Faith and Death

  

Knieender Soldat, Anton Faistauer (1887 – 1930), 1917, Kohle, Pastellkreide auf Papier, Salzburg Museum, , Inv.-Nr. 308-50
Knieender Soldat, Anton Faistauer (1887 – 1930), 1917, Kohle, Pastellkreide auf Papier, Salzburg Museum, , Inv.-Nr. 308-50Klicken um Bild zu vergrößern
Behelmter Sensenmann, Karl Reisenbichler (1885 – 1962), um 1918, Kohle auf Papier, Salzburg Museum, Inv.-Nr. 1161-87
Behelmter Sensenmann, Karl Reisenbichler (1885 – 1962), um 1918, Kohle auf Papier, Salzburg Museum, Inv.-Nr. 1161-87Klicken um Bild zu vergrößern
Mirabellplatz, Feldmesse für das k. u. k. Infanterie-Regiment "Erzherzog Rainer" Nr. 59, 7. August 1914, 1. Weltkrieg, Kirche St. Andrä, Pfarrhof, Allee, Karl H. Hintner (1862 – 1939), 1914, Papier, Fotoabzug SW, Salzburg Museum, , Inv.-Nr. F 8563
Mirabellplatz, Feldmesse für das k. u. k. Infanterie-Regiment "Erzherzog Rainer" Nr. 59, 7. August 1914, 1. Weltkrieg, Kirche St. Andrä, Pfarrhof, Allee, Karl H. Hintner (1862 – 1939), 1914, Papier, Fotoabzug SW, Salzburg Museum, , Inv.-Nr. F 8563Klicken um Bild zu vergrößern

God in the War
Faith and Church(es)

  
God and religion were exploited in the First World War, whether among Catholics, Protestants and Orthodox or Muslims and Jews. The Catholic Church in Austria-Hungary was traditionally closely linked to the Imperial House; thus the Austrian-Hungarian bishops did not hesitate in standing by Emperor Franz Joseph’s declaration of war. They interpreted the war as just and saw it as God’s necessary judgement over sinful mankind, even though they feared this would mean many victims.

  
Popular Piety and Military Pastoral Care
At the outbreak of the war, many sought refuge in popular religious devotions which promised support and consolation. Military chaplains held church services in the field, cared for soldiers in military hospitals and informed relatives of the fallen. As the war went on and the number of wounded and dead people increased, the churches, too, took on an ever more critical stance against the war.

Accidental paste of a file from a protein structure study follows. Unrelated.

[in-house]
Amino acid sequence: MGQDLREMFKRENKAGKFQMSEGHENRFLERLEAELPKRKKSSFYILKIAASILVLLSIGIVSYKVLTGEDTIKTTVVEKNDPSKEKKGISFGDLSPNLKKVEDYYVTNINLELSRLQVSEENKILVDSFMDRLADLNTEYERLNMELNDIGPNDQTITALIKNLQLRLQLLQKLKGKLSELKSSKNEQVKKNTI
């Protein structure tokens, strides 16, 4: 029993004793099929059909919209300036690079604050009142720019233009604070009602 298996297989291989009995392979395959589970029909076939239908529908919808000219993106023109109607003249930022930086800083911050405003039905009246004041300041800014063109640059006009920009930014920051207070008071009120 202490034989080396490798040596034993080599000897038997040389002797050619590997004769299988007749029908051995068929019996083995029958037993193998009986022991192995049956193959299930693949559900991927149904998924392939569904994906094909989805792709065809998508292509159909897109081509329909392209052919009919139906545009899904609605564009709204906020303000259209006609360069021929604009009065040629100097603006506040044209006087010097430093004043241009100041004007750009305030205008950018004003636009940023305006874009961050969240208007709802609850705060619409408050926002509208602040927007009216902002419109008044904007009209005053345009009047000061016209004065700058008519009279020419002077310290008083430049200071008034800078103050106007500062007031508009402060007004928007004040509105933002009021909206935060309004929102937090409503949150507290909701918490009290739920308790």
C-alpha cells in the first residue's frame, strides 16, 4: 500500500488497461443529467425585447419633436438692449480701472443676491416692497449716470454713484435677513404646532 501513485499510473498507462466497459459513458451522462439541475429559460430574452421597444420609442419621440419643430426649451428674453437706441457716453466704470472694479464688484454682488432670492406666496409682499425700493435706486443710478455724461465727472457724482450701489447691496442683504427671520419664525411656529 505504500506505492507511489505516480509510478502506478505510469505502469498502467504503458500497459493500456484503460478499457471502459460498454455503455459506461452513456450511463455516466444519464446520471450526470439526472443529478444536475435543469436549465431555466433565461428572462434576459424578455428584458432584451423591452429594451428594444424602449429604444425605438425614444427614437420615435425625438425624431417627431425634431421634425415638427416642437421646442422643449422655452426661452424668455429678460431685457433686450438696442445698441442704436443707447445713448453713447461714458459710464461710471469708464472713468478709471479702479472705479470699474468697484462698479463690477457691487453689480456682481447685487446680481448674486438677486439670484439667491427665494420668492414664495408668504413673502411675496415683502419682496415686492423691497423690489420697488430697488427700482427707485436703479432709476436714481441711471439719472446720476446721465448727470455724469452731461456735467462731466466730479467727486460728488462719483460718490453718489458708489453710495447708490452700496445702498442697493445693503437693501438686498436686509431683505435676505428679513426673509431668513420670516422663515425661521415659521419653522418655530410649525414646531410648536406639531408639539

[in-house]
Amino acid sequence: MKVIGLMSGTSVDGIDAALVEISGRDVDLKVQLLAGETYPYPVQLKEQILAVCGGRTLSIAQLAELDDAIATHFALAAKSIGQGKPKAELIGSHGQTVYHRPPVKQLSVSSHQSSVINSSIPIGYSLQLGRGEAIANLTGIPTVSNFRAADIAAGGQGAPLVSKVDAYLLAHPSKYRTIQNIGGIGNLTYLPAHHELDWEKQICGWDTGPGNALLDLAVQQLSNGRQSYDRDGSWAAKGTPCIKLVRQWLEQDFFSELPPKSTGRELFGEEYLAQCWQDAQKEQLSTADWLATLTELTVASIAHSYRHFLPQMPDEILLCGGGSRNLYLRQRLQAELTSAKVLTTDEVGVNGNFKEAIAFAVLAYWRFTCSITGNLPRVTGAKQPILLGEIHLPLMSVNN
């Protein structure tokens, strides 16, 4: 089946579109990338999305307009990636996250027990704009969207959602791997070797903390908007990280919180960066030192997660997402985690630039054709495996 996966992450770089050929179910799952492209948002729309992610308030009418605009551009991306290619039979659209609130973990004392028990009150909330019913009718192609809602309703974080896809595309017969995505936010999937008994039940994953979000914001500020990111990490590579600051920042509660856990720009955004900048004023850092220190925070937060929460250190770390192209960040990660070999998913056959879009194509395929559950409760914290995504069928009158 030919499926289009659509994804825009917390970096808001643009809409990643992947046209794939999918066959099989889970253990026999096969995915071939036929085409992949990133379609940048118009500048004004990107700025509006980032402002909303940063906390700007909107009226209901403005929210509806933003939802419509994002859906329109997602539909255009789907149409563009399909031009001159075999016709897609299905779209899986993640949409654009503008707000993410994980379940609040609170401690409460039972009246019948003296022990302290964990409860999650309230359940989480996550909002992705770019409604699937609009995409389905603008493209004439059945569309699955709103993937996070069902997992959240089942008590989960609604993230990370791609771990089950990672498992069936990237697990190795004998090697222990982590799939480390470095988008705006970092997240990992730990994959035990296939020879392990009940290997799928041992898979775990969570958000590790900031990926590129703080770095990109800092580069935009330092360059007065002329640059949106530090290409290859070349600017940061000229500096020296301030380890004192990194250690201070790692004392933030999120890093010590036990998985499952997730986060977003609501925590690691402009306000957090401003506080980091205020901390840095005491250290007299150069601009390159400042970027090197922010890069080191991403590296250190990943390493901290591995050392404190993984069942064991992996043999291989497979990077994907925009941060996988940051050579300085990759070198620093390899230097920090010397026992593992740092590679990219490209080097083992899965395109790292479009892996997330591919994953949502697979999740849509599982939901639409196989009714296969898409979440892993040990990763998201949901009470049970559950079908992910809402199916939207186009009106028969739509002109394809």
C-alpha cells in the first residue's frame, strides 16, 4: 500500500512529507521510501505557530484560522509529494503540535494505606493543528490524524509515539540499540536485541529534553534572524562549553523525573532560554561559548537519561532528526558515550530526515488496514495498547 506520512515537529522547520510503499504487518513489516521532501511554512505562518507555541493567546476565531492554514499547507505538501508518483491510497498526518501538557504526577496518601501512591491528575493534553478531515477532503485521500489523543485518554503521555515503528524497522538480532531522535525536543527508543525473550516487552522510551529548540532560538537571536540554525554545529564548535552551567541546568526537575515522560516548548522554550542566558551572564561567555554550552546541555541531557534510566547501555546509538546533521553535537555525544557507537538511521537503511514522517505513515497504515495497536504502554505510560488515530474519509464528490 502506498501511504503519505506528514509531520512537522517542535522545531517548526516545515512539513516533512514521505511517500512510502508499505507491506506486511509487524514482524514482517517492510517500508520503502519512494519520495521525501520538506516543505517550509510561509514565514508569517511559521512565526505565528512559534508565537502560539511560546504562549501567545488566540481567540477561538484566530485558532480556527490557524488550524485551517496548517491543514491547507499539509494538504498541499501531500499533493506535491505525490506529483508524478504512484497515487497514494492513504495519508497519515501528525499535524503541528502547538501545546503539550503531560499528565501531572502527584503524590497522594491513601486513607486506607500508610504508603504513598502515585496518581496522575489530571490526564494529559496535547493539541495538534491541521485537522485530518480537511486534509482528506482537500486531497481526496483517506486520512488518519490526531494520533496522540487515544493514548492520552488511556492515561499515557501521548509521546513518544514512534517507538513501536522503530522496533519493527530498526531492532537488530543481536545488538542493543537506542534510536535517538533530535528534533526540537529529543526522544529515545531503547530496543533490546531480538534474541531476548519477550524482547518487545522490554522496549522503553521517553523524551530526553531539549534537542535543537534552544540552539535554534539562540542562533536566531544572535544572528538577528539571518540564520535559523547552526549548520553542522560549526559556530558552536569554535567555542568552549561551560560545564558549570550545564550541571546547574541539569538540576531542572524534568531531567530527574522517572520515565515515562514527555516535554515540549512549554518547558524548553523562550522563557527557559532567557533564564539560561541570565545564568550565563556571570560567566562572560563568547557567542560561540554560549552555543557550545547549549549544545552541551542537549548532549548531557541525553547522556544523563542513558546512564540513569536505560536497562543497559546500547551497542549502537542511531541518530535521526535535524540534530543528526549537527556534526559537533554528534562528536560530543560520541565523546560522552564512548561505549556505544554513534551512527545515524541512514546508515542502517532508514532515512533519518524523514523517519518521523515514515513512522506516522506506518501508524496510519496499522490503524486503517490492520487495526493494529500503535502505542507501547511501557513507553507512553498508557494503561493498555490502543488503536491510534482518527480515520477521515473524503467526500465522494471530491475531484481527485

Death
Soldiers were seen as a human commodity. They were there to be moved around at will from front to front and deployed according to need; they were expected to “function” at all times and everywhere. However, thousands of imperial-royal soldiers on the Eastern and Southeastern Front were unable to endure the conditions for long and preferred to surrender or commit suicide by lying down in the snow and freezing to death, or by deliberately acting as targets for enemy attacks. Soldiers who deserted or uttered criticism were subjected to the rigours of military justice. Those who went on fighting experienced the senselessness of trench warfare and failing offensives.

   
“The Grave of Heroes”
The massacre of the industrial war was reframed as “Heldentod” – heroic death. So-called war-grave exhibitions highlighted the artistic design of monumental tombs, no doubt with the aim of distracting people’s attention from the mass burials of those who had been killed on the front.

Visit us on Facebook